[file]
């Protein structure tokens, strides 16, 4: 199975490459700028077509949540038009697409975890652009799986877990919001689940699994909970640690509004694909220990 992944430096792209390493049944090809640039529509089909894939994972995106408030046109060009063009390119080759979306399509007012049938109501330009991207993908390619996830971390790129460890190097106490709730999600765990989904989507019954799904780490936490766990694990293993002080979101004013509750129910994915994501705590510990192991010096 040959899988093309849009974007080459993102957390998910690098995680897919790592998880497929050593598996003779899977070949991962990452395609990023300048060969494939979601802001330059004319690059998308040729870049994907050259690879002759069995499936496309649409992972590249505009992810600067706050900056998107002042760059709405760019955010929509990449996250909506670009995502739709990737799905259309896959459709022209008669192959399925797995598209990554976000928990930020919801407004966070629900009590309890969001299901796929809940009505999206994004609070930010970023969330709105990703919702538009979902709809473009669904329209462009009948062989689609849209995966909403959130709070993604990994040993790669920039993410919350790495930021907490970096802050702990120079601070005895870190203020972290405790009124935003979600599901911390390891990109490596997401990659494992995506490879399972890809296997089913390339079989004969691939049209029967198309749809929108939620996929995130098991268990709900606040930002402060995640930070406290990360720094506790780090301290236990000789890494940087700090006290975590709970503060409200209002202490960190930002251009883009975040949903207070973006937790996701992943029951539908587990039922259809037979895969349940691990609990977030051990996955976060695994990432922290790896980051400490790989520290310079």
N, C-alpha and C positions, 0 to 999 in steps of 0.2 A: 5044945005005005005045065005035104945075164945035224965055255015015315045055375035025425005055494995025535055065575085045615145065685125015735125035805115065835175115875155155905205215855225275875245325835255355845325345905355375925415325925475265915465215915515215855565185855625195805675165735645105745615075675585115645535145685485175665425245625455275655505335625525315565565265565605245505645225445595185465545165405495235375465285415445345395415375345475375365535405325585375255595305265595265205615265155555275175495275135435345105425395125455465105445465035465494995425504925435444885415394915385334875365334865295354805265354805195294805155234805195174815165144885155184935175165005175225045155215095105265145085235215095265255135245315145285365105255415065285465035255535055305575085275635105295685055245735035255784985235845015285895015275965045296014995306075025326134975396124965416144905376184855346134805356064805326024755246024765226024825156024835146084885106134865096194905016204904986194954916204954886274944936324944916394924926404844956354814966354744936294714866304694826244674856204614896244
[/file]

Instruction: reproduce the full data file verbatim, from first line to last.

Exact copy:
């Protein structure tokens, strides 16, 4: 199975490459700028077509949540038009697409975890652009799986877990919001689940699994909970640690509004694909220990 992944430096792209390493049944090809640039529509089909894939994972995106408030046109060009063009390119080759979306399509007012049938109501330009991207993908390619996830971390790129460890190097106490709730999600765990989904989507019954799904780490936490766990694990293993002080979101004013509750129910994915994501705590510990192991010096 040959899988093309849009974007080459993102957390998910690098995680897919790592998880497929050593598996003779899977070949991962990452395609990023300048060969494939979601802001330059004319690059998308040729870049994907050259690879002759069995499936496309649409992972590249505009992810600067706050900056998107002042760059709405760019955010929509990449996250909506670009995502739709990737799905259309896959459709022209008669192959399925797995598209990554976000928990930020919801407004966070629900009590309890969001299901796929809940009505999206994004609070930010970023969330709105990703919702538009979902709809473009669904329209462009009948062989689609849209995966909403959130709070993604990994040993790669920039993410919350790495930021907490970096802050702990120079601070005895870190203020972290405790009124935003979600599901911390390891990109490596997401990659494992995506490879399972890809296997089913390339079989004969691939049209029967198309749809929108939620996929995130098991268990709900606040930002402060995640930070406290990360720094506790780090301290236990000789890494940087700090006290975590709970503060409200209002202490960190930002251009883009975040949903207070973006937790996701992943029951539908587990039922259809037979895969349940691990609990977030051990996955976060695994990432922290790896980051400490790989520290310079």
N, C-alpha and C positions, 0 to 999 in steps of 0.2 A: 5044945005005005005045065005035104945075164945035224965055255015015315045055375035025425005055494995025535055065575085045615145065685125015735125035805115065835175115875155155905205215855225275875245325835255355845325345905355375925415325925475265915465215915515215855565185855625195805675165735645105745615075675585115645535145685485175665425245625455275655505335625525315565565265565605245505645225445595185465545165405495235375465285415445345395415375345475375365535405325585375255595305265595265205615265155555275175495275135435345105425395125455465105445465035465494995425504925435444885415394915385334875365334865295354805265354805195294805155234805195174815165144885155184935175165005175225045155215095105265145085235215095265255135245315145285365105255415065285465035255535055305575085275635105295685055245735035255784985235845015285895015275965045296014995306075025326134975396124965416144905376184855346134805356064805326024755246024765226024825156024835146084885106134865096194905016204904986194954916204954886274944936324944916394924926404844956354814966354744936294714866304694826244674856204614896244